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Springfield offering money to create more outdoor dining spaces

Author: wamc.org

 Springfield offering money to create more outdoor dining spaces

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City officials in Springfield, Massachusetts have announced funding to expand a popular legacy of the pandemic -- outdoor dining. The city narrowed or closed some streets and extended sidewalks into parking spaces to facilitate outdoor dining at some popular downtown restaurants when COVID-19 restrictions reduced the number of indoor seats.

The changes became more-or-less permanent after outdoor dining proved to be very popular. Now funds are available for restaurants to create new spaces for outdoor dining across the city, said Springfield’s Chief Development Officer Tim Sheehan. “There’s some restaurants because they have parking lots around them would certainly be eligible to apply for it,” he said. The program administered by the Office of Planning and Economic Development offers grants of between $25,000 and $250,000. “We’re looking forward to the applications coming in quickly, turning around awards quickly, and getting people contracted ASAP,” said Sheehan. Applications, which are available only online, are due by May 5th. What began as a response to public health concerns and a mitigation strategy as a result of the COVID-19 pandemic has now morphed into a way to create more business for restaurants and more foot traffic in neighborhood centers, said Sheehan. “It was one of the few ways to do business during the heyday of COVID and it something that has stayed around and people really enjoy dining outside, which is great,” Sheehan said. There’s no question about the popularity of outdoor dining, said chef and restauranter Nadim Kashouh.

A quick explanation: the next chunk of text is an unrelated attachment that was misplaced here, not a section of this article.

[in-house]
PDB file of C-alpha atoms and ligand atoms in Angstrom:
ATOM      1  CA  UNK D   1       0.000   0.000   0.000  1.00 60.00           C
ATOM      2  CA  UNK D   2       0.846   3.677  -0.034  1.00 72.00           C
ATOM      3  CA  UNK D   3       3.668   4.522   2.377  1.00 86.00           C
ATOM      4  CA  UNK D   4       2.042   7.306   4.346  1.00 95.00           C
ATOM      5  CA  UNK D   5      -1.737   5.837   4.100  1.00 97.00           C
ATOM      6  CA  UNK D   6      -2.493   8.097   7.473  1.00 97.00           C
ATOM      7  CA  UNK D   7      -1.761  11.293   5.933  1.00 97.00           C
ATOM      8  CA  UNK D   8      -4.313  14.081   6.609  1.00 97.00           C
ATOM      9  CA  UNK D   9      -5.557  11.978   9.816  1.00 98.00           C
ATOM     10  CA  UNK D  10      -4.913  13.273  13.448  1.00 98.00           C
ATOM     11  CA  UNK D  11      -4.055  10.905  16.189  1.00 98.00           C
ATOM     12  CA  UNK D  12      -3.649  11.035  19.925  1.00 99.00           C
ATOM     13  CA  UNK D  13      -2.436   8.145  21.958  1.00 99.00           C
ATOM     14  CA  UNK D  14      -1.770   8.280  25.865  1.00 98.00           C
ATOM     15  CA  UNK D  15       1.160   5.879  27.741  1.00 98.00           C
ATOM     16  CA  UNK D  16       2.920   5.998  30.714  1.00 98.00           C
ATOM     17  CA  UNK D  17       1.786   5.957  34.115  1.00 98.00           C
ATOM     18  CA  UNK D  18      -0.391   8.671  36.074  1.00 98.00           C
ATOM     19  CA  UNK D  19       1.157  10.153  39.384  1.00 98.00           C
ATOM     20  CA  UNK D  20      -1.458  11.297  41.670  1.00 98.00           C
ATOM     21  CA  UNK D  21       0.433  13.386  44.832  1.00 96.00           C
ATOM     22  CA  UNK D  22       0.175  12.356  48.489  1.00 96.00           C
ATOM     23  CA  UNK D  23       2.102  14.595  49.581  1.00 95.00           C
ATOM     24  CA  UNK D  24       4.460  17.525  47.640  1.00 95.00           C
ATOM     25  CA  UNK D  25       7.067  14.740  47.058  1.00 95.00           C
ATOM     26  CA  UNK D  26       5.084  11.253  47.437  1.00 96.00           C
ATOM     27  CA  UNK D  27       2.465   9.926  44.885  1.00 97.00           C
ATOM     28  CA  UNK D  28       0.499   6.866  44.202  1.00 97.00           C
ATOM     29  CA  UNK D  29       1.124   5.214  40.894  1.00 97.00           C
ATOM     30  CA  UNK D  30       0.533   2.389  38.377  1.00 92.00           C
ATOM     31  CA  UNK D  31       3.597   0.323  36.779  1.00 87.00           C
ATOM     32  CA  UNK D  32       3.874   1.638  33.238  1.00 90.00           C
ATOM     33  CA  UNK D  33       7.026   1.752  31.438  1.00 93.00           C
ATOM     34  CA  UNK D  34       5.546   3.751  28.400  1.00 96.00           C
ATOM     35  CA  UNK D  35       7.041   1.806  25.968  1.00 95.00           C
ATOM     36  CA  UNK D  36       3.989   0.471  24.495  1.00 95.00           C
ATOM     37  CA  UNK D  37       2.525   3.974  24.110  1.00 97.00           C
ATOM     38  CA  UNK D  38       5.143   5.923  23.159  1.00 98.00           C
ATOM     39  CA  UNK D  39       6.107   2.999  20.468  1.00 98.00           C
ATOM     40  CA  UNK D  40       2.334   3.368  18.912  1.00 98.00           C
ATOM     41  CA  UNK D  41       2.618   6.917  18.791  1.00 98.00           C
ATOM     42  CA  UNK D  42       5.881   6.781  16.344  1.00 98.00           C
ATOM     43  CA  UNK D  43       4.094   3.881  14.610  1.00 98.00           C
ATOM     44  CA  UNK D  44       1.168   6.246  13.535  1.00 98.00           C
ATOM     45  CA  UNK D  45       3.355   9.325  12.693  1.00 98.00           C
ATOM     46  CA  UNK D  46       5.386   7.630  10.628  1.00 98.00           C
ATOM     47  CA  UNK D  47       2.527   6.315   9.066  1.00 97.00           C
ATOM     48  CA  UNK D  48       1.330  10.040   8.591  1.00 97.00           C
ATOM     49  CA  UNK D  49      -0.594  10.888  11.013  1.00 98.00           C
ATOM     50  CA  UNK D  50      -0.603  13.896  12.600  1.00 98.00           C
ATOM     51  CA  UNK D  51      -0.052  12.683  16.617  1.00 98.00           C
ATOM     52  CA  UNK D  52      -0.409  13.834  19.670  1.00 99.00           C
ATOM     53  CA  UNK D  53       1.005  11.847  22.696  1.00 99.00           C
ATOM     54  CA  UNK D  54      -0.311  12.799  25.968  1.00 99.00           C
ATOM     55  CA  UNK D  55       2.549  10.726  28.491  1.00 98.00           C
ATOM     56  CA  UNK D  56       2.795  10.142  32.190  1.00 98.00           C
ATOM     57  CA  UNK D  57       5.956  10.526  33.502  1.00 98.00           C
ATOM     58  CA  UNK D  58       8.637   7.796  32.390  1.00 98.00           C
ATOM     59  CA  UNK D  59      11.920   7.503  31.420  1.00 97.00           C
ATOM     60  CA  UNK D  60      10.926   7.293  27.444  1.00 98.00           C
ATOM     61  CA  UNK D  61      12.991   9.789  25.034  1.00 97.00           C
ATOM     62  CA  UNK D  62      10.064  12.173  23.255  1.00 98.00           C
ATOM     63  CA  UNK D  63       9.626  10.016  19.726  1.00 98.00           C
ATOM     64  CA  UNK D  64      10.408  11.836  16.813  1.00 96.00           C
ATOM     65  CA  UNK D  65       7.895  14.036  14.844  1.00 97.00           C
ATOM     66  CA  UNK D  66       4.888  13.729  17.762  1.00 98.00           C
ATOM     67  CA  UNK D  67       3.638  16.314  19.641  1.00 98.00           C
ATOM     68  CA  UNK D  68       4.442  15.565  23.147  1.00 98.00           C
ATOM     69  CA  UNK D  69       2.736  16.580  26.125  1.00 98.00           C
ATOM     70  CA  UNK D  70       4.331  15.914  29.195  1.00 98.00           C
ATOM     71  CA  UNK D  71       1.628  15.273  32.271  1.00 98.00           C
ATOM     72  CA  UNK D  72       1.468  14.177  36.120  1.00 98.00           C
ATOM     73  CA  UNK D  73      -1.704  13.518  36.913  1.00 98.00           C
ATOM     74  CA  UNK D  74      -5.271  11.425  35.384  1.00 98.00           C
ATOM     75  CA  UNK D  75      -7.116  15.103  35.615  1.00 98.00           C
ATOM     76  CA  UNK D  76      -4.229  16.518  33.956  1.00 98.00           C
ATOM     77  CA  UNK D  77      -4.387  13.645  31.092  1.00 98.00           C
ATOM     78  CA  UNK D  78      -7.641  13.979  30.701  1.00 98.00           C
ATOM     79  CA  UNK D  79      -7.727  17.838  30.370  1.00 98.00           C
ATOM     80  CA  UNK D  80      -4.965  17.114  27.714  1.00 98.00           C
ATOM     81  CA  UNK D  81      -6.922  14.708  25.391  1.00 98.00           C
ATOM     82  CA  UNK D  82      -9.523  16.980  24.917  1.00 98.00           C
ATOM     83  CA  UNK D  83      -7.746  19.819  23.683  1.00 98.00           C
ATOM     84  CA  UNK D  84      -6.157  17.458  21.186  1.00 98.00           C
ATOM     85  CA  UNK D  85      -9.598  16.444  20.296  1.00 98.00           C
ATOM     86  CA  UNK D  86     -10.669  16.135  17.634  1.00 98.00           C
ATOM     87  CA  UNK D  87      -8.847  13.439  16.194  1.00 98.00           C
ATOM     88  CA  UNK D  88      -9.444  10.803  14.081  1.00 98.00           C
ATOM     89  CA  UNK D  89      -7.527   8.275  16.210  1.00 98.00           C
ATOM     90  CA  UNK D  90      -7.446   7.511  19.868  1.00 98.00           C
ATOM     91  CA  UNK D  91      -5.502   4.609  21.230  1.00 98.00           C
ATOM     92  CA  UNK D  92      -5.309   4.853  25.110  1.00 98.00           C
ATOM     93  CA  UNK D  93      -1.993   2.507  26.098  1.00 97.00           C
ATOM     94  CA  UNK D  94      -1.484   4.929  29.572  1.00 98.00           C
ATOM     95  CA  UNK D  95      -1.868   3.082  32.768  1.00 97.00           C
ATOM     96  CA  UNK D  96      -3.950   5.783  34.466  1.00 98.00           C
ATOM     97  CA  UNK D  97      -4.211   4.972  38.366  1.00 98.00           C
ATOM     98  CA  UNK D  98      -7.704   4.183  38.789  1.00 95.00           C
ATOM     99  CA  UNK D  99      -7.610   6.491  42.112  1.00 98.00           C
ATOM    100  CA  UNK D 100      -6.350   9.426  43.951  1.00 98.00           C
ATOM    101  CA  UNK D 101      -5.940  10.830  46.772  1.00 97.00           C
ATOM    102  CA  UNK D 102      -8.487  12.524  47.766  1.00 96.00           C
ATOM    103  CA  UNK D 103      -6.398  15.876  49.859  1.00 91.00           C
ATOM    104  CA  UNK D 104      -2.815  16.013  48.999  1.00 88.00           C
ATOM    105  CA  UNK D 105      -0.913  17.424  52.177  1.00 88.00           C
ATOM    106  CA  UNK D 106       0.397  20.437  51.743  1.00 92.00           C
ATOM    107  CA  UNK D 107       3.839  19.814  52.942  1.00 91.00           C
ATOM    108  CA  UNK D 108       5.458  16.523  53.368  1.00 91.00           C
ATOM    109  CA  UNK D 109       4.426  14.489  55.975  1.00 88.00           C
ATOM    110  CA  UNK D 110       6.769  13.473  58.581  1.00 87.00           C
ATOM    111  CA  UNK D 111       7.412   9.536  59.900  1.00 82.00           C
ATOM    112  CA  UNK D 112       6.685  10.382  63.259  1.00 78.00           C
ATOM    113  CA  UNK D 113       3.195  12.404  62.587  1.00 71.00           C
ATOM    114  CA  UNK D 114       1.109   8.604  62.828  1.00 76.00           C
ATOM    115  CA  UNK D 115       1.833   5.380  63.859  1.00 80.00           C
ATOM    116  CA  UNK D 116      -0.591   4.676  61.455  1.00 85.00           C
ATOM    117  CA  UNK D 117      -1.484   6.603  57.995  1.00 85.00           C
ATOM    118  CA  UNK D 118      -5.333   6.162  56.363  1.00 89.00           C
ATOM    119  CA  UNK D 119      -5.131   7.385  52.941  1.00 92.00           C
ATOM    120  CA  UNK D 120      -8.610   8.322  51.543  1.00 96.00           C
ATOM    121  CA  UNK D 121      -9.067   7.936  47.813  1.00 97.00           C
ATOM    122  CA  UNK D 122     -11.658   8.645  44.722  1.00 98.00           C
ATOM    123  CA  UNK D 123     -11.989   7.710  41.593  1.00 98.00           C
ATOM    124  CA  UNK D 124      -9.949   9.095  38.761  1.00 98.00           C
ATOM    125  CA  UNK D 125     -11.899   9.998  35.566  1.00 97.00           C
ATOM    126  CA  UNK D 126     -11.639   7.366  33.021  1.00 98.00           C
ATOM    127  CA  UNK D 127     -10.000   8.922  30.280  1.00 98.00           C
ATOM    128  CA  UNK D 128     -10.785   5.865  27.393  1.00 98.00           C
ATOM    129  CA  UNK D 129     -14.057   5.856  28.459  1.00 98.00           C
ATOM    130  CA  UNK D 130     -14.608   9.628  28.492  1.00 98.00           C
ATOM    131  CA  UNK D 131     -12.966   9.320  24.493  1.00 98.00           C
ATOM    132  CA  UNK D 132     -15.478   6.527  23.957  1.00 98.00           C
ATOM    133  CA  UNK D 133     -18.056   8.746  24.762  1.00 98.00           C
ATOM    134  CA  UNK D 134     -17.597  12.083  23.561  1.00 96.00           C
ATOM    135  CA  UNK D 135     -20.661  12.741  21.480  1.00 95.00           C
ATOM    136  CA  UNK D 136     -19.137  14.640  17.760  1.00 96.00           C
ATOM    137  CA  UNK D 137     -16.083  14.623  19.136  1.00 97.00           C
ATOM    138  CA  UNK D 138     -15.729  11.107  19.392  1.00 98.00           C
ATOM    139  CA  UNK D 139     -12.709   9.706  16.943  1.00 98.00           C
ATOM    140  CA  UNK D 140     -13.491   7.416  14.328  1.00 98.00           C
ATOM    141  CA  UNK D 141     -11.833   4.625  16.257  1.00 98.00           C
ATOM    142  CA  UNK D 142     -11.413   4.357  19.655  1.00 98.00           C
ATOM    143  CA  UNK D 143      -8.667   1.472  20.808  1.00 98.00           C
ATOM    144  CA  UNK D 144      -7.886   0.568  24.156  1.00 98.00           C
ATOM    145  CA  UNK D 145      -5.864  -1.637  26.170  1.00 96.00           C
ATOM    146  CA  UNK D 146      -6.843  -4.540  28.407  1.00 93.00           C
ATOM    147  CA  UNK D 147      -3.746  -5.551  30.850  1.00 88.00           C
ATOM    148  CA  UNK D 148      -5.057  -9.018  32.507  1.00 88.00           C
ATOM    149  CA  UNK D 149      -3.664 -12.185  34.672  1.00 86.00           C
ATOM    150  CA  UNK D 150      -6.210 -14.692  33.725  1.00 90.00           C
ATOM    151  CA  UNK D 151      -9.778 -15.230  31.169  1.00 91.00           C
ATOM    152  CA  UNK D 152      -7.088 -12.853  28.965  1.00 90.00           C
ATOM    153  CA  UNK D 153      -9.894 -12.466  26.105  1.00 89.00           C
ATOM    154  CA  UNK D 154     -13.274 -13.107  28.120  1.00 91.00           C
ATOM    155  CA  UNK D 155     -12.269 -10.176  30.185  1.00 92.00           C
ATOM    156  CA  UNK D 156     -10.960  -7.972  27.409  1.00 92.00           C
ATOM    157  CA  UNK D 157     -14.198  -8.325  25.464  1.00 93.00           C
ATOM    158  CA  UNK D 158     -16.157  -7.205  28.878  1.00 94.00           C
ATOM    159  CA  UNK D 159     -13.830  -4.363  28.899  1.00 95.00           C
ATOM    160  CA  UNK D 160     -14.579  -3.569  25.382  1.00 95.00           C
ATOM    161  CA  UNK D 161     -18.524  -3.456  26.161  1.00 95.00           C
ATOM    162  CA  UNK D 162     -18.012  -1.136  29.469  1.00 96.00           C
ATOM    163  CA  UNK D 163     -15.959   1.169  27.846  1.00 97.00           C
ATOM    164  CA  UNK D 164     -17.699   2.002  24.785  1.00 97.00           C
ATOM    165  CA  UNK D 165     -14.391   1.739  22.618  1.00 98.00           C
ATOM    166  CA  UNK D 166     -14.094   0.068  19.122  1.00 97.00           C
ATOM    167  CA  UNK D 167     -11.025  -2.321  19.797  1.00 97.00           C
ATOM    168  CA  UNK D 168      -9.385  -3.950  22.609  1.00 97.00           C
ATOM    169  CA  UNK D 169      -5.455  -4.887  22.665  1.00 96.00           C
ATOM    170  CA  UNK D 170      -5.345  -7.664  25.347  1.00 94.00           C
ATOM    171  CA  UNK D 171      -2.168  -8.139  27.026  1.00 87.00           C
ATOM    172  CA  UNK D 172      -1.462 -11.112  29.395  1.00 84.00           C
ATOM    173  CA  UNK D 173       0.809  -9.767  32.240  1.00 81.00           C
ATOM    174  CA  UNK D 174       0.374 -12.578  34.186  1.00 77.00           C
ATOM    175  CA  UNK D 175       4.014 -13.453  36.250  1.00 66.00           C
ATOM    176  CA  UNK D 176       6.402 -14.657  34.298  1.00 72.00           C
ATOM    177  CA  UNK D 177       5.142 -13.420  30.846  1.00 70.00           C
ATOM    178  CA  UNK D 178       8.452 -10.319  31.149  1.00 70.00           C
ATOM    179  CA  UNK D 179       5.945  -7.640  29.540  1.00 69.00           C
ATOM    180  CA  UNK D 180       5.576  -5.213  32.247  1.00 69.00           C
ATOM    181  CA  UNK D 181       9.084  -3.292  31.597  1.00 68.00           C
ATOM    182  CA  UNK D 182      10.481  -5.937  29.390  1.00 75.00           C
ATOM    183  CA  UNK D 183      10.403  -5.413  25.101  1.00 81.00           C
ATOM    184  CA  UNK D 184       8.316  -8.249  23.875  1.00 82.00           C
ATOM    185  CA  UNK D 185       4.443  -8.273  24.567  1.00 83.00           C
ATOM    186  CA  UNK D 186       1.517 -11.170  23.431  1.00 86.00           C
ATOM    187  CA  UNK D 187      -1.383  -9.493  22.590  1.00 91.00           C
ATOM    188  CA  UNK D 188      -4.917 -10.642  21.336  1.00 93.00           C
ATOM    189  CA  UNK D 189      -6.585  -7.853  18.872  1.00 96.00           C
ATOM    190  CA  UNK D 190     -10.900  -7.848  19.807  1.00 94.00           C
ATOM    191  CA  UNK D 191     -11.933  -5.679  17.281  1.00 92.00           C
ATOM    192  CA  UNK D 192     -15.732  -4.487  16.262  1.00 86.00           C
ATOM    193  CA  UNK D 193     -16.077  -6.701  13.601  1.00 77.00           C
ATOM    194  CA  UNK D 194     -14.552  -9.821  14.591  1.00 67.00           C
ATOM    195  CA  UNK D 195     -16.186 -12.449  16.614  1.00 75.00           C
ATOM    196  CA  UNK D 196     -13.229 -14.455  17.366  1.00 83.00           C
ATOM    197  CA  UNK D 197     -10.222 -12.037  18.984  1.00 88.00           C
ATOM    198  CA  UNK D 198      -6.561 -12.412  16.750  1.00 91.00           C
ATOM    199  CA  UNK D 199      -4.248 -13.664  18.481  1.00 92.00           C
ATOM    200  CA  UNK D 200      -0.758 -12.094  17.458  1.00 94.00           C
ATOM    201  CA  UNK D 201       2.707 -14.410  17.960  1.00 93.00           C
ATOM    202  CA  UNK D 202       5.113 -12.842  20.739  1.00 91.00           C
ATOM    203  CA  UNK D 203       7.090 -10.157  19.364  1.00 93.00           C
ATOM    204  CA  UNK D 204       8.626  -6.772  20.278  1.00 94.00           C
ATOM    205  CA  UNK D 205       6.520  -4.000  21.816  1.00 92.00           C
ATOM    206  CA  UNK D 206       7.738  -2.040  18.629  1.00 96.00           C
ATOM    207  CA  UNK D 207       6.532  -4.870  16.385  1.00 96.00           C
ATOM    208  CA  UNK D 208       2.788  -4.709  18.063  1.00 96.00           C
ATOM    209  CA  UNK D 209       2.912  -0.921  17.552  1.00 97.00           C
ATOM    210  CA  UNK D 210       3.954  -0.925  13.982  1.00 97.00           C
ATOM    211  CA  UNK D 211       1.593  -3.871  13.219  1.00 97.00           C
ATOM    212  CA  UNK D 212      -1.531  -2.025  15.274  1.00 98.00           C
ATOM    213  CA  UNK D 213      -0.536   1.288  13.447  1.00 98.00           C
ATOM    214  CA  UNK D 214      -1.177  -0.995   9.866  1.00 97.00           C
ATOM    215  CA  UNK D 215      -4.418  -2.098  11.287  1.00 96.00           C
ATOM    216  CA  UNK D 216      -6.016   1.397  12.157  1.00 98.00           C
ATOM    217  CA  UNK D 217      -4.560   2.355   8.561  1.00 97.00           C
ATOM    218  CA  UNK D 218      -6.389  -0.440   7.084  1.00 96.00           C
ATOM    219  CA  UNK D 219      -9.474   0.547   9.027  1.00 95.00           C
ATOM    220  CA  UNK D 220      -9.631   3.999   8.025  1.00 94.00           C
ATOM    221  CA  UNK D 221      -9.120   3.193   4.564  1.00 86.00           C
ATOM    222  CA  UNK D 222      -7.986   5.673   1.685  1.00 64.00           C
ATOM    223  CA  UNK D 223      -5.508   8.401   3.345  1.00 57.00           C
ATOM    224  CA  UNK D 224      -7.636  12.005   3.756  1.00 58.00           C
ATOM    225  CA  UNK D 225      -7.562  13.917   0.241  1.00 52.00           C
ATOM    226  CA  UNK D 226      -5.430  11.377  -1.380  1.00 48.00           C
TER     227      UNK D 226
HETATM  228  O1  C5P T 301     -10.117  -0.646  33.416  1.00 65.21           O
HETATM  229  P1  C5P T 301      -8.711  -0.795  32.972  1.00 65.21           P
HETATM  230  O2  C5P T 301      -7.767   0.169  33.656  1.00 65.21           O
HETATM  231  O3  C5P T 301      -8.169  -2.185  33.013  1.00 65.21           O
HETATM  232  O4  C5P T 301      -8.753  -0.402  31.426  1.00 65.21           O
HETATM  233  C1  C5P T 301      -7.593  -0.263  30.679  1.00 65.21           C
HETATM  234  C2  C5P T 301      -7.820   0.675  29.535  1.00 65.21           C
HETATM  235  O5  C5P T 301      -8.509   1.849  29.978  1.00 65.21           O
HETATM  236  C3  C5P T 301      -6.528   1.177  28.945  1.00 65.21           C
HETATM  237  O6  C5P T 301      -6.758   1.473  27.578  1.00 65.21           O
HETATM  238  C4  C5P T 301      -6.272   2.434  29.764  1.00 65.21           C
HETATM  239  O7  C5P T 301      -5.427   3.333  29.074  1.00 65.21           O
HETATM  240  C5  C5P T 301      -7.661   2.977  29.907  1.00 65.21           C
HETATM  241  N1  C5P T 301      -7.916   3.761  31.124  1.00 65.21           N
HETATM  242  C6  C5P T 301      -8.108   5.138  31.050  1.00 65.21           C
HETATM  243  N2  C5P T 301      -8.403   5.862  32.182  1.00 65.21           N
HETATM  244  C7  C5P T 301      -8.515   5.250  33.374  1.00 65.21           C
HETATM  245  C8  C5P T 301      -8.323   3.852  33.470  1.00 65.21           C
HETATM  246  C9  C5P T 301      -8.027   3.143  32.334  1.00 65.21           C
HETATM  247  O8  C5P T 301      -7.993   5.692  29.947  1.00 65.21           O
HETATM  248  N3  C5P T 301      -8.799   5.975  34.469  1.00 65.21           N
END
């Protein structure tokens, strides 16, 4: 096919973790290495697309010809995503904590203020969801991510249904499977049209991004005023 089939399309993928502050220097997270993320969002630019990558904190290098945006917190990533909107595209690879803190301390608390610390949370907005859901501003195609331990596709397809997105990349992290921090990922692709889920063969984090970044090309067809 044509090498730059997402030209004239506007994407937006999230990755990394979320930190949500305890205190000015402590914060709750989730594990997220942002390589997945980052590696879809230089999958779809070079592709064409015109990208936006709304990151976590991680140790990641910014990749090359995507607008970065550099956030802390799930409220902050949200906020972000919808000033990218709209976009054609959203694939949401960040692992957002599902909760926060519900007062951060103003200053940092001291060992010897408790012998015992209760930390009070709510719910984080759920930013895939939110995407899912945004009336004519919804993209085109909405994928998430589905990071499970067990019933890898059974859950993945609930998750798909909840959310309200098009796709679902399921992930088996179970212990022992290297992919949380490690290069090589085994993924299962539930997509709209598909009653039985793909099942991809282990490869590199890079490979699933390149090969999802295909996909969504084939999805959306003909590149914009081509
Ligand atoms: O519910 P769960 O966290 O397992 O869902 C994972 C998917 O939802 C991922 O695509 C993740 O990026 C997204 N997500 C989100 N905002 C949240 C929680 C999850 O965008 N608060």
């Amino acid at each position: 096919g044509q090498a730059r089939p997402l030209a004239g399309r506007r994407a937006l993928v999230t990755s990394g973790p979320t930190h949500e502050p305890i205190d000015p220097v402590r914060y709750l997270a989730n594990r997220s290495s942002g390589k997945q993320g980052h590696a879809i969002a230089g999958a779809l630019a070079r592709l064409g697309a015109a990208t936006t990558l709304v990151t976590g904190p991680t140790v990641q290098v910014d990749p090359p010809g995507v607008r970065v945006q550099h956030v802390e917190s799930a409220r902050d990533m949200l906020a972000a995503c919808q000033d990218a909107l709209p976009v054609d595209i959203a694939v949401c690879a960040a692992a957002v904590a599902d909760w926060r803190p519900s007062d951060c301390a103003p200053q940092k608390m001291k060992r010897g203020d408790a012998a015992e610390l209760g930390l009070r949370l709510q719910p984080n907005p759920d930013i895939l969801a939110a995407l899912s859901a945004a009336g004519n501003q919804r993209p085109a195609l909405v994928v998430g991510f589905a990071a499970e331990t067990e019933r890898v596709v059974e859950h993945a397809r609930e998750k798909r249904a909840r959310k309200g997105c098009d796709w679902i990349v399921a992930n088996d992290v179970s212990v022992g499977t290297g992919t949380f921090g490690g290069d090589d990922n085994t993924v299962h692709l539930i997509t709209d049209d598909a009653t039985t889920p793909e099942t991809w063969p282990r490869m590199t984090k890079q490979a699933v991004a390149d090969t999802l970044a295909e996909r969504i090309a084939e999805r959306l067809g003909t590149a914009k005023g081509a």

He leases space on a privately-owned patio adjacent to his Mediterranean restaurant in downtown Springfield. “When COVID hit and they allowed us to go outside on the patio we (started) with 25 seats and then went all out with up to 63 seats and that was amazing for us and the reason I kept it going year-after-year now,” Kashouh said. He said he would increase his outdoor seating if he can hire the kitchen and wait-staff to support it. “We’ll keep it at the current number for right now and see in the future maybe we’ll expand,” Kashoon said. Mayor Domenic Sarno touted the new outdoor dining program as yet another effort by his administration to help small businesses. “You gotta remember we pumped in millions and millions of dollars in the heat of the COVID-19 pandemic and (now) ARPA funds,” Sarno said. While Springfield rolled out the red carpet for outdoor dining, some other cities have had strained relations with their restauranteurs over it. Last year, Boston began charging a controversial fee for outdoor dining permits.

The city said it was to mitigate the additional litter and rodent infestations blamed on people eating outdoors. Restaurant neighbors have complained about noise, traffic, and the loss of on-street parking.

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